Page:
August 11, 2022 by Fraser Beath McEwing
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Albert Einstein is said to have said: “Before Beethoven, music was written for the immediate. With Beethoven, you start writing music for eternity.
I’m not sure the audience at the Opera last night was so philosophical, but the crowd certainly showed unbridled enthusiasm for Beethoven’s two major works while, for Australian Brett Dean, there was polite appreciation.
The Dean Room, Will, took the position of curtain raiser of the now established Fifty Marching Bands Commission – for which I have a growing admiration. Though demanding attention, Testament was far from easy to listen to. It seemed to ramble, waver and sometimes howl, embellished with appealing harmonic and rhythmic passages. For me, the piece evoked a turbulent chook court, but I had to remind myself that Brett knows what he’s doing, with an impressive list of compositions to his name and his other role as an accomplished solo violinist.
And then: roll up your sleeves, ladies and gentlemen, it’s Beethoven time! Roll the Steinway into position on the floor of the Opera’s new orchestra nest, fill the chairs and stepped spaces with SSO musicians and await the arrival of Simone Young to conduct and Javier Perianes to play. While Simone Young was now united with the SSO as a conductor, Javier Perianes was little known to the Australian public. A 44-year-old Spanish pianist with impressive competitive successes and recordings behind him, he has thrown his hat into the ring with many of the world’s finest pianists who have recorded and performed Beethoven’s Piano Concerto No. 3 in C Minor, op. 37. Therefore, Javier was in a hot field.
In addition to the interpretation, the concerto calls on a pianist who masters bare scales, arpeggios and trills and who does not press down on the sustain pedal during a dazzling passage. The piano part is quite revealing and should be clearly articulated. My personal reference recording for this Beethoven concerto is by Martha Argerich.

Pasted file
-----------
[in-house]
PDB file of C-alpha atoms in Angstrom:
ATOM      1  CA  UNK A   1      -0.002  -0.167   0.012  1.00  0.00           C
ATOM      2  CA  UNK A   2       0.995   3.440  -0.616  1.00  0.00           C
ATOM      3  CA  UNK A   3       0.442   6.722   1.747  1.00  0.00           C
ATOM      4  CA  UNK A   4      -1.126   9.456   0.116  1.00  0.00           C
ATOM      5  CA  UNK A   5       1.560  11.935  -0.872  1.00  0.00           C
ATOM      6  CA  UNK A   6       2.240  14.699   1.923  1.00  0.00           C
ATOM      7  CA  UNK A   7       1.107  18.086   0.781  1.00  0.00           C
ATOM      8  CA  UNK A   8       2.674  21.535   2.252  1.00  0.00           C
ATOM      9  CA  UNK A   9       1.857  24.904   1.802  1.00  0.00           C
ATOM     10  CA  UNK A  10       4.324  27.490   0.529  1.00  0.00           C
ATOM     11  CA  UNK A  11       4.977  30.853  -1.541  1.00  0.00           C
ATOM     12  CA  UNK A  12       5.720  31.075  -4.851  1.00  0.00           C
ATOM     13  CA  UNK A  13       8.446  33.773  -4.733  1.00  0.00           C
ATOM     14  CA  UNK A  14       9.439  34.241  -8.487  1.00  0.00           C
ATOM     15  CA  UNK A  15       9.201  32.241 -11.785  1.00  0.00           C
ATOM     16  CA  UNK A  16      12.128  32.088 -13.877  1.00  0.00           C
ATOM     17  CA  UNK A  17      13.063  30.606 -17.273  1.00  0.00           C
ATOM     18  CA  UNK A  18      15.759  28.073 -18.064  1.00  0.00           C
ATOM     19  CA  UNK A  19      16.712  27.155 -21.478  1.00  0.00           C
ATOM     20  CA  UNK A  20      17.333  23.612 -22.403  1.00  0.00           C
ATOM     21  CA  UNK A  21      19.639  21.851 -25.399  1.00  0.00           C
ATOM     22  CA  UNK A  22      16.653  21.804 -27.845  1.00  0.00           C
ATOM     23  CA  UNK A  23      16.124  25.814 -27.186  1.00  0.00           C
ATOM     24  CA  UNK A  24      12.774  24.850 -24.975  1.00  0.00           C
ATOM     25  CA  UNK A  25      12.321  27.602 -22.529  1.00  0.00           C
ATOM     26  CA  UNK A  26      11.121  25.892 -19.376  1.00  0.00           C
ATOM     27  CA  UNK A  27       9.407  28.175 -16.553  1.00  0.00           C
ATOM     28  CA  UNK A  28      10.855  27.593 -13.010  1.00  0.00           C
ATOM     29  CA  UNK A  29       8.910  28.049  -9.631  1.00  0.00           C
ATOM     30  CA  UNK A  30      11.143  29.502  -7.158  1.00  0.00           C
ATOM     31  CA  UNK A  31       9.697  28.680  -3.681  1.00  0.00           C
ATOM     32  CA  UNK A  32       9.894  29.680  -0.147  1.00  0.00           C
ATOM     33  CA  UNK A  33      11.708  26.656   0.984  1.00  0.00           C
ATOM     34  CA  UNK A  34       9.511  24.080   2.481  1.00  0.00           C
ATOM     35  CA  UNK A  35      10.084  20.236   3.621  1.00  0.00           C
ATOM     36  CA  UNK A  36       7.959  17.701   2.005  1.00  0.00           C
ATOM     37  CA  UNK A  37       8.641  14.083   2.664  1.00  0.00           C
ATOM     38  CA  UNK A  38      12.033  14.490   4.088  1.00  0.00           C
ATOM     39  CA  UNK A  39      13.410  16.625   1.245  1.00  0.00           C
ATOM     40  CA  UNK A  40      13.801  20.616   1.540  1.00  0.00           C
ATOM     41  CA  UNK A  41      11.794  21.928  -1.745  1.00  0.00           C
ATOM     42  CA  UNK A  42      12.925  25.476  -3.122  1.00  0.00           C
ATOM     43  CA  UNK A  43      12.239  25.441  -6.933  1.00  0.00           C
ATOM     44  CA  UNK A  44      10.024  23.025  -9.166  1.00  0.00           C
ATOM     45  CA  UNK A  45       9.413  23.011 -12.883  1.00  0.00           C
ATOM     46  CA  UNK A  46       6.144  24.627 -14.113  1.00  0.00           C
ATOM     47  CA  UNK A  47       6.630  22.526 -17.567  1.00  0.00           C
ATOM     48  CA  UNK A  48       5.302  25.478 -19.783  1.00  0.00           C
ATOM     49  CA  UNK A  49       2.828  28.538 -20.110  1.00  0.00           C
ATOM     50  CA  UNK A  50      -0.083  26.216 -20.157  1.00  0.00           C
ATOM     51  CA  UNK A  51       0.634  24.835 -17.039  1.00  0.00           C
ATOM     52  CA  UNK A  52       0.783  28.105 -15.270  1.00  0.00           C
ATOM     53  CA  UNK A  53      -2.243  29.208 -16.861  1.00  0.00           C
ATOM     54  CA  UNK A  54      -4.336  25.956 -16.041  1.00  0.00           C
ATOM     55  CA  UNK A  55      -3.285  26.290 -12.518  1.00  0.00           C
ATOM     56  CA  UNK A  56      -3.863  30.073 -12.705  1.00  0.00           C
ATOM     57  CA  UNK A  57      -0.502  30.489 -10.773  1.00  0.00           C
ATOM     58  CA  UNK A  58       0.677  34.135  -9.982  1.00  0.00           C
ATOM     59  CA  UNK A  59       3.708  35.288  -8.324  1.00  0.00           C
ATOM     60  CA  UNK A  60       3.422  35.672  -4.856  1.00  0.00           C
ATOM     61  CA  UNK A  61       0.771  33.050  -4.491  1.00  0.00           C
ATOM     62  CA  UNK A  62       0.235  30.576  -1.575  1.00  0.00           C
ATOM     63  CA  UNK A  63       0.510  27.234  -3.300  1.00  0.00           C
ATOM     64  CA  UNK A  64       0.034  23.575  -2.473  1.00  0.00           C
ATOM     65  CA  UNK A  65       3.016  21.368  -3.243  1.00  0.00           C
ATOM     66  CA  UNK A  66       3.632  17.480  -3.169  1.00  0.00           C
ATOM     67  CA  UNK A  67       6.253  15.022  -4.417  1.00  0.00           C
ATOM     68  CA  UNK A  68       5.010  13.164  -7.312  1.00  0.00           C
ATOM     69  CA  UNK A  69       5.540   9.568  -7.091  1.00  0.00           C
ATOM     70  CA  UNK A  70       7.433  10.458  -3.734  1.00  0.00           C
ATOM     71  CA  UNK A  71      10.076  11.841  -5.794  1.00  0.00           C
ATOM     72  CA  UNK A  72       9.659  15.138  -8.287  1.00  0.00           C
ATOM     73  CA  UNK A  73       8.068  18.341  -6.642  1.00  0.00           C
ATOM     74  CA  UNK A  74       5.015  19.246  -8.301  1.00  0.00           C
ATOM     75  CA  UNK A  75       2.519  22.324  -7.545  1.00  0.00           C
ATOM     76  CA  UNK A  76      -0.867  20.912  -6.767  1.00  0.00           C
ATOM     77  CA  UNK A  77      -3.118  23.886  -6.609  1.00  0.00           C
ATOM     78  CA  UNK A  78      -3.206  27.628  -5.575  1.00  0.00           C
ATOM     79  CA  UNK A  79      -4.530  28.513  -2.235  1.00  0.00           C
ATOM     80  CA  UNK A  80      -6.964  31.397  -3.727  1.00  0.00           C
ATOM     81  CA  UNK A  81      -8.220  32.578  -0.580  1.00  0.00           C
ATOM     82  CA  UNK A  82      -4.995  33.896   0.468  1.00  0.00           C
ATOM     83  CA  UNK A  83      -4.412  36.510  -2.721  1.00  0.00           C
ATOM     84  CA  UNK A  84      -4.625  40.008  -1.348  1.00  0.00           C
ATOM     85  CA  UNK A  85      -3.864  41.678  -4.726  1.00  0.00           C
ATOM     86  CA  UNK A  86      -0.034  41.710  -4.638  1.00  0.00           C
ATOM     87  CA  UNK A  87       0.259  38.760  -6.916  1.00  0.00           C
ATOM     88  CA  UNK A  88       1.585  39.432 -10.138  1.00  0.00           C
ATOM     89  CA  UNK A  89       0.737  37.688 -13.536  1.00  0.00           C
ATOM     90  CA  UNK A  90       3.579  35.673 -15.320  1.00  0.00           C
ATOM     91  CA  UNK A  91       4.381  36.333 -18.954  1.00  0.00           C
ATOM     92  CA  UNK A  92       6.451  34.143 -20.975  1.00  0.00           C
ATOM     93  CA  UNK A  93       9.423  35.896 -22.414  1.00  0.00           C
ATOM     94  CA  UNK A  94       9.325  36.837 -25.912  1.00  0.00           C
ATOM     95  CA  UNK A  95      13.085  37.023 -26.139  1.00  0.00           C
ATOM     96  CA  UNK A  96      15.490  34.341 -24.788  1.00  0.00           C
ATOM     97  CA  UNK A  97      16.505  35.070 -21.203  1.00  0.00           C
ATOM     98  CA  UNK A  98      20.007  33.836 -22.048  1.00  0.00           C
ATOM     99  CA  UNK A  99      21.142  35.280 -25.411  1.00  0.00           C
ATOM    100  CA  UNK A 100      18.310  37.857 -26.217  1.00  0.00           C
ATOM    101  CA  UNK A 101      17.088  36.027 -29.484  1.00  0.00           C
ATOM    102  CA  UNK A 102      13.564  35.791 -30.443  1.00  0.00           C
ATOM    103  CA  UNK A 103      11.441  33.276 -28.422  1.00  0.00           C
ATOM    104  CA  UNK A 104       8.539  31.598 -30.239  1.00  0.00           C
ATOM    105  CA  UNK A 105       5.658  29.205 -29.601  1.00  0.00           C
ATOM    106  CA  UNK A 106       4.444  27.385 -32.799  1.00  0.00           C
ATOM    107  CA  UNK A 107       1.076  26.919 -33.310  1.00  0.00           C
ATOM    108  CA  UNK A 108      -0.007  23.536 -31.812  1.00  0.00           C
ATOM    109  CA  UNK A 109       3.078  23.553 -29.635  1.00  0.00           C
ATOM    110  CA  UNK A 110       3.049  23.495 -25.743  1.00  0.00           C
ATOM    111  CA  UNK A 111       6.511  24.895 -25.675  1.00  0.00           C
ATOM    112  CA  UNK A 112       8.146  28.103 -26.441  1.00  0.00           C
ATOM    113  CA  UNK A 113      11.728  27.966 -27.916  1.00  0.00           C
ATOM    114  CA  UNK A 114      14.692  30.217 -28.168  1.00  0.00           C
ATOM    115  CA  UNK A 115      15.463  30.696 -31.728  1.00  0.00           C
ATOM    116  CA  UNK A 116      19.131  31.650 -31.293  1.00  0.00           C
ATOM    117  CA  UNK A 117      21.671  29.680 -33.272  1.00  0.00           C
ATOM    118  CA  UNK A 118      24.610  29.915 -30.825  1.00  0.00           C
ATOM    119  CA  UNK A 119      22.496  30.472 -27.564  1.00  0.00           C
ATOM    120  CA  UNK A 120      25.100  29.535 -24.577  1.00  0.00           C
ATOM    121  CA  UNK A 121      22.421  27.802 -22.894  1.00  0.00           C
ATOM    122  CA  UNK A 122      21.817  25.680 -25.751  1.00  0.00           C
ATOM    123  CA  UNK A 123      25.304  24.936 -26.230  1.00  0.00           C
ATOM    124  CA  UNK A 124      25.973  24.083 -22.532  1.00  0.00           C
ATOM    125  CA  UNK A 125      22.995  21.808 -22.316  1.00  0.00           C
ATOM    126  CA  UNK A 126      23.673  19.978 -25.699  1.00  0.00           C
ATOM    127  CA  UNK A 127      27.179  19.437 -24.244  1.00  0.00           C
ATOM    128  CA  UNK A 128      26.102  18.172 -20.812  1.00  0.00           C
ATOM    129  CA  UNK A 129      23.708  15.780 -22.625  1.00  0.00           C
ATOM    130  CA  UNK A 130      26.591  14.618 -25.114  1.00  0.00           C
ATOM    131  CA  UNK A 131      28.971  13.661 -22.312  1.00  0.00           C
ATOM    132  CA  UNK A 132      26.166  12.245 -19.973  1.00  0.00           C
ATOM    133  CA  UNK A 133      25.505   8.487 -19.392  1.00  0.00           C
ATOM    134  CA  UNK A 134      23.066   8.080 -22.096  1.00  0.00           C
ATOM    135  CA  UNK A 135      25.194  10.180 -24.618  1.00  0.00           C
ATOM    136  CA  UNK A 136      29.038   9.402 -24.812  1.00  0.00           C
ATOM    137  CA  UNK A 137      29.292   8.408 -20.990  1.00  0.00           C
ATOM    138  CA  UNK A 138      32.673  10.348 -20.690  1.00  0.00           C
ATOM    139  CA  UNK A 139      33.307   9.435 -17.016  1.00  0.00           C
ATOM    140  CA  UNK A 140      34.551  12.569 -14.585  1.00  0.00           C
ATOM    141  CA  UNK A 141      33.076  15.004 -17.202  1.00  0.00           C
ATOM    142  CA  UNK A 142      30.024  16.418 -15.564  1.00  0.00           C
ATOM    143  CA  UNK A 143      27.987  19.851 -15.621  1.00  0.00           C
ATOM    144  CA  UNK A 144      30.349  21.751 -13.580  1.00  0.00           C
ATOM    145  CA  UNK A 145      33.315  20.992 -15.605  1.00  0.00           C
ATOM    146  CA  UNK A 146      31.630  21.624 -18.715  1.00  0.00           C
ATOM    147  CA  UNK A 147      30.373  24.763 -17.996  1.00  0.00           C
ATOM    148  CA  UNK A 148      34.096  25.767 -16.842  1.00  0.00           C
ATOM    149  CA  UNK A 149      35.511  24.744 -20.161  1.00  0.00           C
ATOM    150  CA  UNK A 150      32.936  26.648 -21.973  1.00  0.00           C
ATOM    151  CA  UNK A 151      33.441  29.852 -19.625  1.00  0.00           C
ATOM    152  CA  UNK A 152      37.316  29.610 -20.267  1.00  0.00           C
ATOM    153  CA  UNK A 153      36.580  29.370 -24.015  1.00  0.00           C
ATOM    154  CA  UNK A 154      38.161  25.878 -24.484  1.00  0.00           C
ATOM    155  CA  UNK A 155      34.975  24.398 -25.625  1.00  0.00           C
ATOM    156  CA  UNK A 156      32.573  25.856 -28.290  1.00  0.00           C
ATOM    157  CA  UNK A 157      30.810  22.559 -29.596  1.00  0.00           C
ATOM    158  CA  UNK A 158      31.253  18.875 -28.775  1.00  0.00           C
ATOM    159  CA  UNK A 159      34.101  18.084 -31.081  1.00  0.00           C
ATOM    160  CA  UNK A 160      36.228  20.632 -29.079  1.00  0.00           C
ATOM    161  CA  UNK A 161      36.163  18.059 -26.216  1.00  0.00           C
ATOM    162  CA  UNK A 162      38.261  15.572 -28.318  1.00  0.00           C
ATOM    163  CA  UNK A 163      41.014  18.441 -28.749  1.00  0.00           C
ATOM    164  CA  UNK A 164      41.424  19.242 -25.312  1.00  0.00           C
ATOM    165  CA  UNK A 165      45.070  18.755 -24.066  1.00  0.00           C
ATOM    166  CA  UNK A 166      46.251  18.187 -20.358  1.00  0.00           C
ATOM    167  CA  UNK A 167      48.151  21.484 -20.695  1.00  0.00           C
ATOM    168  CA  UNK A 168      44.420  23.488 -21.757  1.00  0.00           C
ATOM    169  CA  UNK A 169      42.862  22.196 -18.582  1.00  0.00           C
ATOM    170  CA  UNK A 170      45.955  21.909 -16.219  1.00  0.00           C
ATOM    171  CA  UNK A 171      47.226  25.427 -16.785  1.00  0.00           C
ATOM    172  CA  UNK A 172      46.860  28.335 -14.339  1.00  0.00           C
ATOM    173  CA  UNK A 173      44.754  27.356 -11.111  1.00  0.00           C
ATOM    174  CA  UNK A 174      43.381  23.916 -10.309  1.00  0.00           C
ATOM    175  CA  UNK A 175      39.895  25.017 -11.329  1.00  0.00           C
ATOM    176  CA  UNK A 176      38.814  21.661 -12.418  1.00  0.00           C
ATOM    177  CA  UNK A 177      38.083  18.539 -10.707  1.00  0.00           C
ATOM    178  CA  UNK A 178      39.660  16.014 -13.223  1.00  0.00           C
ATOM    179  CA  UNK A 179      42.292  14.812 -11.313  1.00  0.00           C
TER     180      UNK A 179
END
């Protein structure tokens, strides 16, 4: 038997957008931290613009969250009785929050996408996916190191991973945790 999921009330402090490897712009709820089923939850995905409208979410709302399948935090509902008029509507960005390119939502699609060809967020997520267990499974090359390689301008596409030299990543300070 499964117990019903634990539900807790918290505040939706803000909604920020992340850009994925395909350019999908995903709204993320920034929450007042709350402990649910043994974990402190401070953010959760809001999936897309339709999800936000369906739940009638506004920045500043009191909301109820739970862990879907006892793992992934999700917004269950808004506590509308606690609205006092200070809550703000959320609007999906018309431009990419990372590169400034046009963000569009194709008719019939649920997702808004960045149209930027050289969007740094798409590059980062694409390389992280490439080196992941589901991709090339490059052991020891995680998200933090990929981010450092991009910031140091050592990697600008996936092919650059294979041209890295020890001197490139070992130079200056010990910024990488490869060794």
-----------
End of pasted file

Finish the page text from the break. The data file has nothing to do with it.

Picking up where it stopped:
While Perianes gave the concerto sensibility and had a heaven-sent trill, it was light reading. Perianes was at his best in slow motion, with a poetic and thoughtful rendition, but the fast moves on either side demanded more punch. Peter Clark, in his lively talk before the concert in the North Foyer, suggested that piano and orchestra would compete in this concerto. However, the orchestra won convincingly.
More Ludwig. Beethoven’s Symphony No. 3 in E flat major op. 55 still holds its position as one of the most popular symphonies in the repertoire. Many musicologists see beyond its appeal to the listener a turning point in Beethoven’s style of composition and an opening of the symphonic genre. It broke the mold set by Mozart and Haydn in many ways, not the least of which is its length. It is more than twice as long as the usual symphony of the time and departs from established sonata form. To crown it all, it was audacious to transform the second movement of a symphony into a funeral march and the fourth into a theme and variations. Beethoven began working on it in 1802 and premiered it publicly in 1805 in Vienna.
The underlying drive of the symphony is to tell the life of a truly heroic man, hence the name Heroic – given to him by Beethoven. He initially believed Napoleon Bonaparte fit the description and dedicated the work to him. But when Napoleon became giddy with power to the point of crowning himself emperor in 1804, Beethoven violently erased his name from the score (probably mumbling “scheisse”), thus opening up the reference to any heroic man.
I won’t dwell on the Opera’s acoustic makeover, except to say that my impression at the first concert after the renovation didn’t change last night. I felt like I was in the middle of the orchestra, aware of the soul and nuance of each instrument.
This, of course, helped Simone Young and the SSO deliver a superb Beethoven Third.
Some conductors take the first two big staccato chords as a starting weapon for a sprint, but not Simone Young. She held a disciplined tempo that brought out the best in orchestral writing in the first movement. When the second movement’s funeral march took hold, it too passed without rush, allowing time for the audience to sink into its dark depths. The third of the scherzo passed like an orderly flock of birds, leading to the triumphant theme and variations of the fourth that all spectators will involuntarily hum for days to come.
Concert SSO Sydney Opera House August 10, 2022